At the Copenhagen climate summit last month, Sussex students were among those taken off the streets by Danish police making pre-emptive arrests to stop demonstrations.
Here, police “forward intelligence teams” who take video footage at demonstrations are seen as enabling similar preemptive activity and blamed for the trend for protesters to hide their faces with hoods or masks.
Groups are also targeted by police infiltrators.
Individuals claim they have been harassed by police because of their involvement in demonstrations.
John Catt, 80, was pulled over by an anti-terrorism unit in London because his number plate was noted by police at a protest in Home Farm Road.
On The Verge, a film about Smash EDO, was controversially pulled at the last minute by the Duke of York’s cinema in Brighton after a police officer notified the city council it did not have correct certification.
Anyone who has been told by police they are unable to intervene in civil matters may raise their eyebrows at this point.
It will not be lost on campaigners that the net result of refusing to co-operate is to ensure a heavier police presence on the day.
Officers must plan for all contingencies.
They cannot allow any possibility of being unable to cope – hence the £560,000 cost of policing the May Day event.
Alarger number of police confirms protesters’ beliefs they are an oppressed minority the authorities are out to silence.
Campaigners have been explicit that they do not necessarily reject unlawful activity in pursuit of their cause.
Away from the public glare, firms linked to EDO have been the targets of vandalism.
The factory itself was trashed last January.
The damage was put at £250,000 and led to charges against eight people who have not yet stood trial.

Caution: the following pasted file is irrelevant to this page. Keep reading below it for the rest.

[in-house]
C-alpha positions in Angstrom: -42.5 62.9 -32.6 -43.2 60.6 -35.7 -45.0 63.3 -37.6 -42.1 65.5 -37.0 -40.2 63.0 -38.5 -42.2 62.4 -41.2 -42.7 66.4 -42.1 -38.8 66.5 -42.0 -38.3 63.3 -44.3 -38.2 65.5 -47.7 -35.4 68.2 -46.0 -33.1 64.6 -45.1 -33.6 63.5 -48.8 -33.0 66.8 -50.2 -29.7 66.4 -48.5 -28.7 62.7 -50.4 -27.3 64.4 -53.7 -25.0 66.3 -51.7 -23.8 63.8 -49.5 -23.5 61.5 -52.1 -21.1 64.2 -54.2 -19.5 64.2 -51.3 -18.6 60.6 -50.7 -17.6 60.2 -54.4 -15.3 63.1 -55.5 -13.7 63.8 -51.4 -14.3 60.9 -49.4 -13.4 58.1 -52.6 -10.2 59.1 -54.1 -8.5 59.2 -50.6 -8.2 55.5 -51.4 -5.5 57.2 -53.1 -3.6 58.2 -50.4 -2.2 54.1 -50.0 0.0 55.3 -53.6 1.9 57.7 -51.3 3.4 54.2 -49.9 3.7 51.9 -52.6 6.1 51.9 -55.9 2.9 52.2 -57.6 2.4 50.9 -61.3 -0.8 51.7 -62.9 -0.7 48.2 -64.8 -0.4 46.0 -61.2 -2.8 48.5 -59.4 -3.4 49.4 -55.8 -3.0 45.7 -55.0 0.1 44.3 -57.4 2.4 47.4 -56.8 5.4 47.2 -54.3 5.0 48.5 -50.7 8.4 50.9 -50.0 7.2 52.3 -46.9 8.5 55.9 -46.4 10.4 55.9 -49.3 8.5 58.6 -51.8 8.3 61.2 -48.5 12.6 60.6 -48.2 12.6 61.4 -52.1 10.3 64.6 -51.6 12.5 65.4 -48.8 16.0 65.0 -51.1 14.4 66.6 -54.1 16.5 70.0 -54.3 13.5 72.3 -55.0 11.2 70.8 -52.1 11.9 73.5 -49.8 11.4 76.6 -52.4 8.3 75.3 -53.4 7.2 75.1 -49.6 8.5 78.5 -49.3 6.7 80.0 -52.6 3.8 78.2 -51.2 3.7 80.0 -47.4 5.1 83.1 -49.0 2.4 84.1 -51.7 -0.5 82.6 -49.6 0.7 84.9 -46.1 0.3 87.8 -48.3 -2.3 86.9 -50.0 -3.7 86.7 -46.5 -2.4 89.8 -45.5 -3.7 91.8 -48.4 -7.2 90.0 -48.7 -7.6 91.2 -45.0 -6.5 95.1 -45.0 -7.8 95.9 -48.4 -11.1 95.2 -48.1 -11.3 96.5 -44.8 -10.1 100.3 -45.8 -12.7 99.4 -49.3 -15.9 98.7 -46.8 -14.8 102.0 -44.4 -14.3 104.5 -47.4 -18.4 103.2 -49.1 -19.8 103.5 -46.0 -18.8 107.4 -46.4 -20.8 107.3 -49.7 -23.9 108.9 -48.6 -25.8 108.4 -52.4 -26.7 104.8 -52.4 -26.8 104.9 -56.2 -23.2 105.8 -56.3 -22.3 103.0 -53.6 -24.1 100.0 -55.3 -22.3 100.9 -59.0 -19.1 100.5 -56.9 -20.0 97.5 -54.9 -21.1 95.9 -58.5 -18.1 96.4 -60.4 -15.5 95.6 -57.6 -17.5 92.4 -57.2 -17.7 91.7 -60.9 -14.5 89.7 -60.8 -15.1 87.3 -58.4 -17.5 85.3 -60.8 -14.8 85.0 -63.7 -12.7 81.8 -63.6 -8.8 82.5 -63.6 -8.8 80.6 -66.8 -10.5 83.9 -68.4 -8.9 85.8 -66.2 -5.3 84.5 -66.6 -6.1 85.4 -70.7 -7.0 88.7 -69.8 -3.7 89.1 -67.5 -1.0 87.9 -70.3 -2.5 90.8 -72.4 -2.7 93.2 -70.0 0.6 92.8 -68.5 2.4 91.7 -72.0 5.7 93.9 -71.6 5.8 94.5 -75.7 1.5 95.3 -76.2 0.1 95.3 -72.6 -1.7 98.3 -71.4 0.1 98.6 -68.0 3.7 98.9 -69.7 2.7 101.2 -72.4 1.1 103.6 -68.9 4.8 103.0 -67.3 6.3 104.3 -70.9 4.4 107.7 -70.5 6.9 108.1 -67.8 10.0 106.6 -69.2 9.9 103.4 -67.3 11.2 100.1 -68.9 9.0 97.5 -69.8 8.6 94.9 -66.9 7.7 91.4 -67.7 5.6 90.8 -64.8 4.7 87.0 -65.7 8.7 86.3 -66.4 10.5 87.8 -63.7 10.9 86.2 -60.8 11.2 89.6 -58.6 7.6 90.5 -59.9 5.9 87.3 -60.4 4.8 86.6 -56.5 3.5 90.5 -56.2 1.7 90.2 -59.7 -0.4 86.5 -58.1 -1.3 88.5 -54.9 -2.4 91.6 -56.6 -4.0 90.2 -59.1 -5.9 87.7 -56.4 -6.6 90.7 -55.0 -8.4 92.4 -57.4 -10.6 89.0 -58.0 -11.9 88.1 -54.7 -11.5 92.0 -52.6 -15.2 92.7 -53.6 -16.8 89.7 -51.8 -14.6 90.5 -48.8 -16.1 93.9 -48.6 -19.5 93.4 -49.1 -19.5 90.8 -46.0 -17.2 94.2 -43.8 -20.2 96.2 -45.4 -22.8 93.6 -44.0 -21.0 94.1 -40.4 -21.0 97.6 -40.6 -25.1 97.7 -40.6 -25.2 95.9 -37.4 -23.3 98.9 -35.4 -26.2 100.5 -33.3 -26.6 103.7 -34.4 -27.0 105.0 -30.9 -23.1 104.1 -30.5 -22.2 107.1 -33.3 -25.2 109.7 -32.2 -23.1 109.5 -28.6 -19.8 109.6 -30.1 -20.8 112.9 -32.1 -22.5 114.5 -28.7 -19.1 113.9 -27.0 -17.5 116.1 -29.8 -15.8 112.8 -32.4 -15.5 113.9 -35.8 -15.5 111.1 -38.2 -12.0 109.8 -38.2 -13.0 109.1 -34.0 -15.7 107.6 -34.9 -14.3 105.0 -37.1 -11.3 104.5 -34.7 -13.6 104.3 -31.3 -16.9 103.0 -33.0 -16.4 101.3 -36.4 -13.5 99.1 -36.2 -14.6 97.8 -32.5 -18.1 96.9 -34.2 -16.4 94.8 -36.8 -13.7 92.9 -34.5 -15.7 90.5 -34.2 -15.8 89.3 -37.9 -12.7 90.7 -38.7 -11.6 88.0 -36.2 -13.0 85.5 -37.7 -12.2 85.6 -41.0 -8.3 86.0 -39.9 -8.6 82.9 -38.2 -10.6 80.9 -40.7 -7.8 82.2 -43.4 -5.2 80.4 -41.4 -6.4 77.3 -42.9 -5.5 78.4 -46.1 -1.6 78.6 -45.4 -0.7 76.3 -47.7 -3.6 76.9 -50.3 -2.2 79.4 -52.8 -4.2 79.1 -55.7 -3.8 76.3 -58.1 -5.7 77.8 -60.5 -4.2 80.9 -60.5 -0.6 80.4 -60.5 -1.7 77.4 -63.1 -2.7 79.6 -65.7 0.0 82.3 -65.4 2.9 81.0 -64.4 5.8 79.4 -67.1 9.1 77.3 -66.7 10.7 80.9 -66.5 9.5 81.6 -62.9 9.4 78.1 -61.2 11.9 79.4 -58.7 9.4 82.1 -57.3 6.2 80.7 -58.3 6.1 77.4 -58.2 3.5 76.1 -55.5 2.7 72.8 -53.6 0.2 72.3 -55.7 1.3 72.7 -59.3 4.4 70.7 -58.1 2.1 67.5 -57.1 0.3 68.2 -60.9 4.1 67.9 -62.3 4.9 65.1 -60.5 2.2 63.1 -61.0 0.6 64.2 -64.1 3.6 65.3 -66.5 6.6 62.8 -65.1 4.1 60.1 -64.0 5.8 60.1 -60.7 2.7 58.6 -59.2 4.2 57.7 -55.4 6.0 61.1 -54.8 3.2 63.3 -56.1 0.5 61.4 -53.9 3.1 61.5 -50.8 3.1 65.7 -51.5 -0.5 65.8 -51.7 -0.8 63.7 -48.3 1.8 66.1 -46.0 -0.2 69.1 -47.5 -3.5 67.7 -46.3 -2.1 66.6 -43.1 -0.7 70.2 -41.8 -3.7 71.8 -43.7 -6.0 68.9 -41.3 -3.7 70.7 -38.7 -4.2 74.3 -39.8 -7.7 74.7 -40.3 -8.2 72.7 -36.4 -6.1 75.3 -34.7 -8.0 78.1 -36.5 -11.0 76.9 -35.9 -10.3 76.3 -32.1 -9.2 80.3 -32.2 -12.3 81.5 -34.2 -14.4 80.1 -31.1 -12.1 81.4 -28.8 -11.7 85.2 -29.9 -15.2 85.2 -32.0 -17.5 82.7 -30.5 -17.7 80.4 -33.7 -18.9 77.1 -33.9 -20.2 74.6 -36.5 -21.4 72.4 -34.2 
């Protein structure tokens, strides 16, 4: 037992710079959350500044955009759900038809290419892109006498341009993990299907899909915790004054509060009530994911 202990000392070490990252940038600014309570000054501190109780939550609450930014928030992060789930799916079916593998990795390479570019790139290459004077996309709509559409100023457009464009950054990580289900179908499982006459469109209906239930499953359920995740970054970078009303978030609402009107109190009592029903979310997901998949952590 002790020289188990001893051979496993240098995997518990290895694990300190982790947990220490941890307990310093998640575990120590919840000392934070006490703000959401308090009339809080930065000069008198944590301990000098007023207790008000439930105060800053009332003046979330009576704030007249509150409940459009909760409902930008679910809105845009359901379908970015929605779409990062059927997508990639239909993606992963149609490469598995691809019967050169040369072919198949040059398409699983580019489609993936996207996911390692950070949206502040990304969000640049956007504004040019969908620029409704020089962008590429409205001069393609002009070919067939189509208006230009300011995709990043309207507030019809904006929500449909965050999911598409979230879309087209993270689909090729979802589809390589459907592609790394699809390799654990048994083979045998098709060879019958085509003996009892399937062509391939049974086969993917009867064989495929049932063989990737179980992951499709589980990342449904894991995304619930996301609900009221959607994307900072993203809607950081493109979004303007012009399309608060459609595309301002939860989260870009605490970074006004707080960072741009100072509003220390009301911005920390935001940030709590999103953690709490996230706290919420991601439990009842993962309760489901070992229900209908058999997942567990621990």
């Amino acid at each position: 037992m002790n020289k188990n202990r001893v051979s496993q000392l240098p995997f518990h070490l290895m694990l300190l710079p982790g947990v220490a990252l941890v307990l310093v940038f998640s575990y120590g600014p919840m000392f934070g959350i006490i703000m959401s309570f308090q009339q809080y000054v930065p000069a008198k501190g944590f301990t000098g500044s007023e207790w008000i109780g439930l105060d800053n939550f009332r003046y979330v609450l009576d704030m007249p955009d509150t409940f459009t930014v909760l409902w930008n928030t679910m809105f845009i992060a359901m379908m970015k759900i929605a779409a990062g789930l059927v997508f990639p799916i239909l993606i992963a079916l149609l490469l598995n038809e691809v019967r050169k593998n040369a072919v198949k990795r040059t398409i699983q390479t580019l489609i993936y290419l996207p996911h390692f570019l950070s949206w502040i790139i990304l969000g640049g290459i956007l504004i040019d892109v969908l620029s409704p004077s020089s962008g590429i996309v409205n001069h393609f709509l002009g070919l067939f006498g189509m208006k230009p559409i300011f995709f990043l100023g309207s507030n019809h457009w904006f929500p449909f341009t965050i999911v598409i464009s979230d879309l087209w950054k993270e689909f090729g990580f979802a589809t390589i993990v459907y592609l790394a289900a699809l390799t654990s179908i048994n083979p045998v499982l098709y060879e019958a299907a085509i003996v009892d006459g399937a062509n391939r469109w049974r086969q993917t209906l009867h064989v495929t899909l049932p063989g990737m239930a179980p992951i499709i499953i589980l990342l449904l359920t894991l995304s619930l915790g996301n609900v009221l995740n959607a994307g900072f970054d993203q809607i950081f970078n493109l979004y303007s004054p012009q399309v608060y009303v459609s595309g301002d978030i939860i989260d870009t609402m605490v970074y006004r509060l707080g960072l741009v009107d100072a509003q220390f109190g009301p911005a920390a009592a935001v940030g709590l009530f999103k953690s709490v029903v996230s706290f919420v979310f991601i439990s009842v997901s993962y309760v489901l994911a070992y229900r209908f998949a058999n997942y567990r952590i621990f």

Anyone who has witnessed the behaviour of Smash EDO demonstrators near police lines will know there are few shrinking violets in their vanguard.
There is nothing to say a largescale protest, if left to itself, would not cause destruction and potentially endanger life.
By refusing to co-operate with police, Smash EDO can play up to its outlaw image, polarise its cause with the authorities and stretch police resources to the limit.
Annoying and inconvenient it may be but there is nothing fundamentally wrong with doing so.
The law requires protesters to notify police when they intend to demonstrate, not to co-operate.
There is an important difference between obeying the law, which most see as their responsibility as a citizen, and simply doing as the police – or Government – ask.
It would be easier for those in authority simply to be able to tell us what we could or could not do but that would not mean it would be desirable.
Rights such as those to assemble or speak freely are not immutable and permanent.They are the legal equivalent of a disputed territory which, if left undefended, could easily fall to the deliberate or unintended consequences of policy and legislation.
It is up to each individual to obey the law, the police’s job to enforce it.
Behaviour cannot be pre-judged and if crimes are committed, we have courts to try the defendants.
Until then, those who wish to exercise their freedoms to the full must be allowed to do so, whether we agree with them or not.